Saturday, January 13, 2007


The talk on conflict of civilisations

For too long have we been fed on the false notion that the world is heading towards an Armageddon with armies of Islam ranged on the one side against Christians, Jewish and Hindu forces on the other to a final battle which will end in the destruction of the human race. It has been described as the clash of civilisations as well as a conflict between obscurantism and modernity. Such analyses are simplistic, bordering on the stupid. What we need is a cool-headed, unbiased and historically provable explanation to answer simple questions like why so many Muslims feel that non-Muslims have deep-seated prejudices against them. Why do non-Muslims feel that Muslims are backward-looking, put their women in veils, indulge in polygamy and are intolerant towards people of other faiths? Lord Meghnad Desai has tried to answer such questions in his latest publication Rethinking Islamism: The ideology Of The New Terror (Tauris). The book deserves the attention of Muslims and non-Muslims alike.

There was a time when Muslims were well ahead of others in science, mathematics, the arts and philosophy and the first in holding that all men were equal in the eyes of God. Their armies swept across the Middle East, North Africa to the Atlantic Ocean and into Spain. A little later they conquered northern India and spread into Malaysia and Indonesia. Theirs was indeed the higher civilisation and ideology. They rested on their laurels while others moved ahead. Europeans freed themselves of the shackles of religion on the state by demarcating their different roles. Muslims stuck to the belief that religion must play a decisive role in politics. As late as the 20th century, the two-nation theory ideologue Allama Iqbal maintained: Juda ho deen siyasat say to reh jaatee hai Changezee — “if religion is separated from politics, what is left is anarchy.” He was wrong. The Western world and secular India proved that separating the two did not lead to anarchy but to free societies and democracy.

The rise and fall of Muslims is powerfully summed up in Iqbal’s Shikwa (complaint) to God. They boast of what they did in God’s name:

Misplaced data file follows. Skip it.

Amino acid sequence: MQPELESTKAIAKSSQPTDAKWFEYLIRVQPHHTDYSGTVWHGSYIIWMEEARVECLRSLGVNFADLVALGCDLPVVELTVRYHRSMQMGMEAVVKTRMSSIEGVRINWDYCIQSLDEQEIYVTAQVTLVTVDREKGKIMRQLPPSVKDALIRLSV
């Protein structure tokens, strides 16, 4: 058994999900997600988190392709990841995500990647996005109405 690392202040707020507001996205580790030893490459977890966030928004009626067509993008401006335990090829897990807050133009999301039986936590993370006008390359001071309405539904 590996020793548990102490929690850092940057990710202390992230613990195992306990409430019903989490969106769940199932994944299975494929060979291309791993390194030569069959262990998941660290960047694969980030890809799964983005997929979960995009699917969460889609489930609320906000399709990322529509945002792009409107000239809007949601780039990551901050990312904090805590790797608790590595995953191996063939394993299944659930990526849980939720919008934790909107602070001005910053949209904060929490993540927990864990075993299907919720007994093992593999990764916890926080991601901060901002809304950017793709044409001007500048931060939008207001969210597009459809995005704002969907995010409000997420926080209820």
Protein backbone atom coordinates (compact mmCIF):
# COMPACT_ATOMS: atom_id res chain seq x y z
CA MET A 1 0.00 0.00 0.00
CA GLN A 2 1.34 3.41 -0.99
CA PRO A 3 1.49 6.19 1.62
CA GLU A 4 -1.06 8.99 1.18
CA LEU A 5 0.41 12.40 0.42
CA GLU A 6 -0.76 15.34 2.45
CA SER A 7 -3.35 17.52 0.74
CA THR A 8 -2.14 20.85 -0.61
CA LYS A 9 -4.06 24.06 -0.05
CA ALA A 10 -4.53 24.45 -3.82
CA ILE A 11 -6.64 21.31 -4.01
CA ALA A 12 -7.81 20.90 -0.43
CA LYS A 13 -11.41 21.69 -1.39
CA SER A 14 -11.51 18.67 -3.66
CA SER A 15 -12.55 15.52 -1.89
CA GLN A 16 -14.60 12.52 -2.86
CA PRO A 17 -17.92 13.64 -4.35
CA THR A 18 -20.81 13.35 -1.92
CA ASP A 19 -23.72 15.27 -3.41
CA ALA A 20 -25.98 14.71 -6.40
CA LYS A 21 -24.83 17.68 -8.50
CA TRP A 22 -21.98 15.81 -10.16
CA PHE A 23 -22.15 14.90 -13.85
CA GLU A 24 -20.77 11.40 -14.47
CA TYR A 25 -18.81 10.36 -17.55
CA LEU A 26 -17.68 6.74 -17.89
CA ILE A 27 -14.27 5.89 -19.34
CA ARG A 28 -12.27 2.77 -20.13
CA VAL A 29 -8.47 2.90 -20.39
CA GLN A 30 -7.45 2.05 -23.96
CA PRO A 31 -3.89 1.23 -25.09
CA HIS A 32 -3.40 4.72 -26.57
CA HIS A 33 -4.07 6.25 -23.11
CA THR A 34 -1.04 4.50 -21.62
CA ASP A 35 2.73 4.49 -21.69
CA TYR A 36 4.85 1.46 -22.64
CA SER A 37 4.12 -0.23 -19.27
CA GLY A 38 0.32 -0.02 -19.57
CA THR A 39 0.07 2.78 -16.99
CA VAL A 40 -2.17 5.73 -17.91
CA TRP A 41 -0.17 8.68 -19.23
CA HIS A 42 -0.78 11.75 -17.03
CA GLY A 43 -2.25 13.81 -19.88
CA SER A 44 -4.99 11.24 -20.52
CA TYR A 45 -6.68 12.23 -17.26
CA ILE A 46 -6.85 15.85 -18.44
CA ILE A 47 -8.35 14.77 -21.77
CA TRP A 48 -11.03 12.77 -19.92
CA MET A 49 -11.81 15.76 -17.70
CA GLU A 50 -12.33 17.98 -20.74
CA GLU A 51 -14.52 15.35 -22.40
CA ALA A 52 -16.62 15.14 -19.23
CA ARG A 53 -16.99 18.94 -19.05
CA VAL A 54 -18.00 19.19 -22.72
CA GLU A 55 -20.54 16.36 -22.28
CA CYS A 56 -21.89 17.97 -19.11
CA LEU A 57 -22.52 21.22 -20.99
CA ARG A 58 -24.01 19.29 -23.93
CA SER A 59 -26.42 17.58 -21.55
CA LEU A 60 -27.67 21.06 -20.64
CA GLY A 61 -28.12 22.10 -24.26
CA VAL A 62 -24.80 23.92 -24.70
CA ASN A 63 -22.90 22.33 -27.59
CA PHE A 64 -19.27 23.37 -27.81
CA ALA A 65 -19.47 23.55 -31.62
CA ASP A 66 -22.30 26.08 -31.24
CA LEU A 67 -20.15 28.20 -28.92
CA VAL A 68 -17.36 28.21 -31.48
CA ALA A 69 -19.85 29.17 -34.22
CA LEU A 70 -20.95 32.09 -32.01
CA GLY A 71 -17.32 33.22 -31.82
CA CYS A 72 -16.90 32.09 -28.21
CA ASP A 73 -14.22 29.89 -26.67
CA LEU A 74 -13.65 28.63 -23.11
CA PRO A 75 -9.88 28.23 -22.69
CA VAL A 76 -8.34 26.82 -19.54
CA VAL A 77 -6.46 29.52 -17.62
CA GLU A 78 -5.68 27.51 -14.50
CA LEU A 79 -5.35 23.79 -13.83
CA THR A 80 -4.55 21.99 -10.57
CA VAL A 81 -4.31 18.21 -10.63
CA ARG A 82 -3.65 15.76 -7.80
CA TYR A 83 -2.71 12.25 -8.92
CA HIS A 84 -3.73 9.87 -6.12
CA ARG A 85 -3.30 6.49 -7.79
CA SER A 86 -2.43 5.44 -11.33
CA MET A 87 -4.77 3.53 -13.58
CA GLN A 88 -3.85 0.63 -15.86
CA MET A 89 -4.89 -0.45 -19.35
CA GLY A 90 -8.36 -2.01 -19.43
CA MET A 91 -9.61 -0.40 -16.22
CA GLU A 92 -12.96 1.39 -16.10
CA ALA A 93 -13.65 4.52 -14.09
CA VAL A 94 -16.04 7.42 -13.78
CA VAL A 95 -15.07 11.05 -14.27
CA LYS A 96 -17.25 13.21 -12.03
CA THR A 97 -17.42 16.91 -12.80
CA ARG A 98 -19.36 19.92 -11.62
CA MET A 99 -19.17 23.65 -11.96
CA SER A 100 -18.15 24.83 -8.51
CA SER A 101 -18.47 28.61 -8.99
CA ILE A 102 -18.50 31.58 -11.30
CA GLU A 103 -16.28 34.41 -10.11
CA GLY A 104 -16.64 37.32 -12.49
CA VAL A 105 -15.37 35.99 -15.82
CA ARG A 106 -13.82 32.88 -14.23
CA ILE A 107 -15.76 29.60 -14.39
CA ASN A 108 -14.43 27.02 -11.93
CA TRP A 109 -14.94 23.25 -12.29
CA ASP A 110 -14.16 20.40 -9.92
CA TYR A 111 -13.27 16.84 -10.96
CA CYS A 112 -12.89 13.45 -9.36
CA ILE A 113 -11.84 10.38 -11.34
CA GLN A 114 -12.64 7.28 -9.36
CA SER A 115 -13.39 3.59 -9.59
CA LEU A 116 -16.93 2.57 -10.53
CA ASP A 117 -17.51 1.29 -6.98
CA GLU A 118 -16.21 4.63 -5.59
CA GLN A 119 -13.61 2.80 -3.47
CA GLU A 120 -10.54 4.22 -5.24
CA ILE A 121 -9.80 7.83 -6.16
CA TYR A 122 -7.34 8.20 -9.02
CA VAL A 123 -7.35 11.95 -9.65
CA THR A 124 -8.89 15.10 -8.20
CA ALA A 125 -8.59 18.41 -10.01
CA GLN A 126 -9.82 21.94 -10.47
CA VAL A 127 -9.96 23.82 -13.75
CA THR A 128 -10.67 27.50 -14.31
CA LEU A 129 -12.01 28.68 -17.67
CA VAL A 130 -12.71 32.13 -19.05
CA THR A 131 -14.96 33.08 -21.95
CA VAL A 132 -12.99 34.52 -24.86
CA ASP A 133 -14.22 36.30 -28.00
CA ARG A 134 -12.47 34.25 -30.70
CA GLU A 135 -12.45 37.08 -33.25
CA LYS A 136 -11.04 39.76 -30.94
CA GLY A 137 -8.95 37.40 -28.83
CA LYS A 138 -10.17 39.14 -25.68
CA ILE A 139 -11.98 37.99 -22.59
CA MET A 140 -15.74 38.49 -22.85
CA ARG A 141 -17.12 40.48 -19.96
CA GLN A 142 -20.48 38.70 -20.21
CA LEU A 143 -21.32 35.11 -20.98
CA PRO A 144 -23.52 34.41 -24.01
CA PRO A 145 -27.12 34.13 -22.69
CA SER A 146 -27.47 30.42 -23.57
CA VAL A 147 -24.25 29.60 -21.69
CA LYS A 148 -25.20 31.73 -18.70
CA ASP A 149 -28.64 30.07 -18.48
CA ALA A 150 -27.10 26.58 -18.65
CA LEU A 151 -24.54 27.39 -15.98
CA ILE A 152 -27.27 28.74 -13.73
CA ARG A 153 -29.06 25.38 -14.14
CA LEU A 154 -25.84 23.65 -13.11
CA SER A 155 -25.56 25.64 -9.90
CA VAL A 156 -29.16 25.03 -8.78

“Of all the brave warriors, there were none but only we,
Who fought your battles on land and often on the sea.
Our calls to prayer rang out from the churches of European lands.
And floated across Africa’s scorching desert sands.
We ruled the world, but regal glories our eyes disdained,
Under the shades of glittering sabres your creed we proclaimed.”
Allah puts them down in their place:
“The only people in the world of every skill bereft are you.
The only race, which cares not how it fouls its nest, are you.
Haystacks that within them conceal the lightning’s fire are you.
Who live by selling tombs of their sires are you.
If as traders of tombstones you have earned such renown,
What is there to stop you trading in Gods made of stone?”
Then comes the call to arms:
“With reason as your shield and the sword of love in your hand,
Servant of God: The leadership of the world is at your command. The cry ‘Allah-o-Akbar’ destroys all except God; it is a fire.
If you are true Muslims, your destiny is to grasp what you aspire.
If you break not faith with Muhammad. We shall always be with you.
What is this miserable world? To write the world’s history,
Pen and tablet we offer you.”
This is the call that men like Osama bin Laden have given to their followers in their own words.

It is a grave error to regard Muslims as one people. They are divided by race, language and even religious belief: Sunnis, Shias, Ahmedias, Khojas, Bohras, Aga Khanis, etc. Muslims have fought more wars against fellow Muslims than against non-Muslims.

However, one thing that Muslims of all denominations share in common is a sense of grievance. They have been left behind in a state of jehalat (ignorance). Instead of looking within themselves, they find it easier to blame others for conspiring against them. So we have Osama bin Laden, his Al-Qaeda and its many offshoots: Taliban, Lashkar-e-Taiba and dozens of other terrorist outfits.

They did not have a trained army, tanks, fighter aircrafts or battleships. They have discovered a more lethal weapon: Guerilla fighters who lay down their lives to settle scores with those they feel have wronged them. It was not love of the Prophet, the Koran, but hatred of those they considered as enemies of the Umma — the faithful.

It does not need much training to fire a gun, hurl a bomb and hijack a plan, bring it down with a bazooka or ram it into a building. That’s what they did: Attack American embassies and encampments in Africa and Saudi Arabia, crash into the Trade Towers in New York, the Pentagon in Washington, blow up buses and tube stations in London, kill white tourists in Bali and wage a relentless war against India in Kashmir, blow up our temples and mosques.

What Muslims needed was a forward-looking leader like Kamal Ataturk Pasha; what they got was a mulla-type Osama bin Laden. The tragedy of the Muslim dilemma is told in all its poignancy in Desai’s new book.